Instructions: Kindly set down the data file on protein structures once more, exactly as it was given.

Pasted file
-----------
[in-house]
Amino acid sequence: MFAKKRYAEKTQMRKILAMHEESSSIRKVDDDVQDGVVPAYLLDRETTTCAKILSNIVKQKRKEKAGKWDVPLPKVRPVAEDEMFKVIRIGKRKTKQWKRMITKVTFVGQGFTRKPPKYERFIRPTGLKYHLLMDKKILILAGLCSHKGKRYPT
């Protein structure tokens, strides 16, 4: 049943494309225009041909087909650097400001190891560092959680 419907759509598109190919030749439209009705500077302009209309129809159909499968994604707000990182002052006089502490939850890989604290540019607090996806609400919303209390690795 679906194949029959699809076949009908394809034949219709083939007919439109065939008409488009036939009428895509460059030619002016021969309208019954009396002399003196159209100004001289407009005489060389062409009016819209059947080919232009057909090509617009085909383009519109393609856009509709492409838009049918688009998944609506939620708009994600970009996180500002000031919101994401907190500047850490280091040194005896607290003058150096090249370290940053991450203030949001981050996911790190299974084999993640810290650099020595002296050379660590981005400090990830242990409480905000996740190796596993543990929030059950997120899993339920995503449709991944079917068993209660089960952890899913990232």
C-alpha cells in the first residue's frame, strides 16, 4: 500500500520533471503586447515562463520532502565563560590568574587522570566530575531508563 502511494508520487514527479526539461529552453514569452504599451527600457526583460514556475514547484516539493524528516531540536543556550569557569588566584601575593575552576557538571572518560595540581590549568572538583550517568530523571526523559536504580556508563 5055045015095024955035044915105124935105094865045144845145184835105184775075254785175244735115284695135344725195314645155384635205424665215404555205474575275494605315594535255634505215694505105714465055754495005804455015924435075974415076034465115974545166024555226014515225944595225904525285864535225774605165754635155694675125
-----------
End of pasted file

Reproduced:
[in-house]
Amino acid sequence: MFAKKRYAEKTQMRKILAMHEESSSIRKVDDDVQDGVVPAYLLDRETTTCAKILSNIVKQKRKEKAGKWDVPLPKVRPVAEDEMFKVIRIGKRKTKQWKRMITKVTFVGQGFTRKPPKYERFIRPTGLKYHLLMDKKILILAGLCSHKGKRYPT
């Protein structure tokens, strides 16, 4: 049943494309225009041909087909650097400001190891560092959680 419907759509598109190919030749439209009705500077302009209309129809159909499968994604707000990182002052006089502490939850890989604290540019607090996806609400919303209390690795 679906194949029959699809076949009908394809034949219709083939007919439109065939008409488009036939009428895509460059030619002016021969309208019954009396002399003196159209100004001289407009005489060389062409009016819209059947080919232009057909090509617009085909383009519109393609856009509709492409838009049918688009998944609506939620708009994600970009996180500002000031919101994401907190500047850490280091040194005896607290003058150096090249370290940053991450203030949001981050996911790190299974084999993640810290650099020595002296050379660590981005400090990830242990409480905000996740190796596993543990929030059950997120899993339920995503449709991944079917068993209660089960952890899913990232």
C-alpha cells in the first residue's frame, strides 16, 4: 500500500520533471503586447515562463520532502565563560590568574587522570566530575531508563 502511494508520487514527479526539461529552453514569452504599451527600457526583460514556475514547484516539493524528516531540536543556550569557569588566584601575593575552576557538571572518560595540581590549568572538583550517568530523571526523559536504580556508563 5055045015095024955035044915105124935105094865045144845145184835105184775075254785175244735115284695135344725195314645155384635205424665215404555205474575275494605315594535255634505215694505105714465055754495005804455015924435075974415076034465115974545166024555226014515225944595225904525285864535225774605165754635155694675125